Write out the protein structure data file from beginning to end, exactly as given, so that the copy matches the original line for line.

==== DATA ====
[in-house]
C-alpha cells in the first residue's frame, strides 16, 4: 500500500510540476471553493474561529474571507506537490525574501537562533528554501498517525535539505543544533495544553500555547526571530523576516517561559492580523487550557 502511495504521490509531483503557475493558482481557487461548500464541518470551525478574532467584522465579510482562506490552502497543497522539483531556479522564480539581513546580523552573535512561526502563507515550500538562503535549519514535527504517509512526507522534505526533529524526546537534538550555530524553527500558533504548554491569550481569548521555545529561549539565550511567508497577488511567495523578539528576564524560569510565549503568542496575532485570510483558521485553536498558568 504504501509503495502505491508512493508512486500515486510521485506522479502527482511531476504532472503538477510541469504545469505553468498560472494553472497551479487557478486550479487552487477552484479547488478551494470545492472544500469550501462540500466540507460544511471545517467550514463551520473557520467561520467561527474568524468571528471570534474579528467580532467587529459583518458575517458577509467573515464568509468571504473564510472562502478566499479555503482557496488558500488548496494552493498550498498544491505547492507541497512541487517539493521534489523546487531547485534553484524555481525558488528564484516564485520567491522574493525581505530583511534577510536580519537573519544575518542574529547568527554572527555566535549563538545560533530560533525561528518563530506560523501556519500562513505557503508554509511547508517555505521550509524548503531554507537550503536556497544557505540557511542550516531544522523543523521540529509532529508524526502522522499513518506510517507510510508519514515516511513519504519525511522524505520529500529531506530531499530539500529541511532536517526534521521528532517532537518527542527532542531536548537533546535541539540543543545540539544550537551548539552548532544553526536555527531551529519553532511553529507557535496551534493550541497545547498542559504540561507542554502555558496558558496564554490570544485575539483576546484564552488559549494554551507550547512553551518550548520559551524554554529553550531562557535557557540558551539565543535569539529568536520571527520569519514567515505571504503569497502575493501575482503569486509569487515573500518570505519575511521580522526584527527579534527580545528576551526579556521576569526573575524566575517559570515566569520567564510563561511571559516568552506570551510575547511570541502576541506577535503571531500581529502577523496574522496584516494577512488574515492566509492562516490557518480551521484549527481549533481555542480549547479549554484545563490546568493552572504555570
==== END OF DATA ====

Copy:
[in-house]
C-alpha cells in the first residue's frame, strides 16, 4: 500500500510540476471553493474561529474571507506537490525574501537562533528554501498517525535539505543544533495544553500555547526571530523576516517561559492580523487550557 502511495504521490509531483503557475493558482481557487461548500464541518470551525478574532467584522465579510482562506490552502497543497522539483531556479522564480539581513546580523552573535512561526502563507515550500538562503535549519514535527504517509512526507522534505526533529524526546537534538550555530524553527500558533504548554491569550481569548521555545529561549539565550511567508497577488511567495523578539528576564524560569510565549503568542496575532485570510483558521485553536498558568 504504501509503495502505491508512493508512486500515486510521485506522479502527482511531476504532472503538477510541469504545469505553468498560472494553472497551479487557478486550479487552487477552484479547488478551494470545492472544500469550501462540500466540507460544511471545517467550514463551520473557520467561520467561527474568524468571528471570534474579528467580532467587529459583518458575517458577509467573515464568509468571504473564510472562502478566499479555503482557496488558500488548496494552493498550498498544491505547492507541497512541487517539493521534489523546487531547485534553484524555481525558488528564484516564485520567491522574493525581505530583511534577510536580519537573519544575518542574529547568527554572527555566535549563538545560533530560533525561528518563530506560523501556519500562513505557503508554509511547508517555505521550509524548503531554507537550503536556497544557505540557511542550516531544522523543523521540529509532529508524526502522522499513518506510517507510510508519514515516511513519504519525511522524505520529500529531506530531499530539500529541511532536517526534521521528532517532537518527542527532542531536548537533546535541539540543543545540539544550537551548539552548532544553526536555527531551529519553532511553529507557535496551534493550541497545547498542559504540561507542554502555558496558558496564554490570544485575539483576546484564552488559549494554551507550547512553551518550548520559551524554554529553550531562557535557557540558551539565543535569539529568536520571527520569519514567515505571504503569497502575493501575482503569486509569487515573500518570505519575511521580522526584527527579534527580545528576551526579556521576569526573575524566575517559570515566569520567564510563561511571559516568552506570551510575547511570541502576541506577535503571531500581529502577523496574522496584516494577512488574515492566509492562516490557518480551521484549527481549533481555542480549547479549554484545563490546568493552572504555570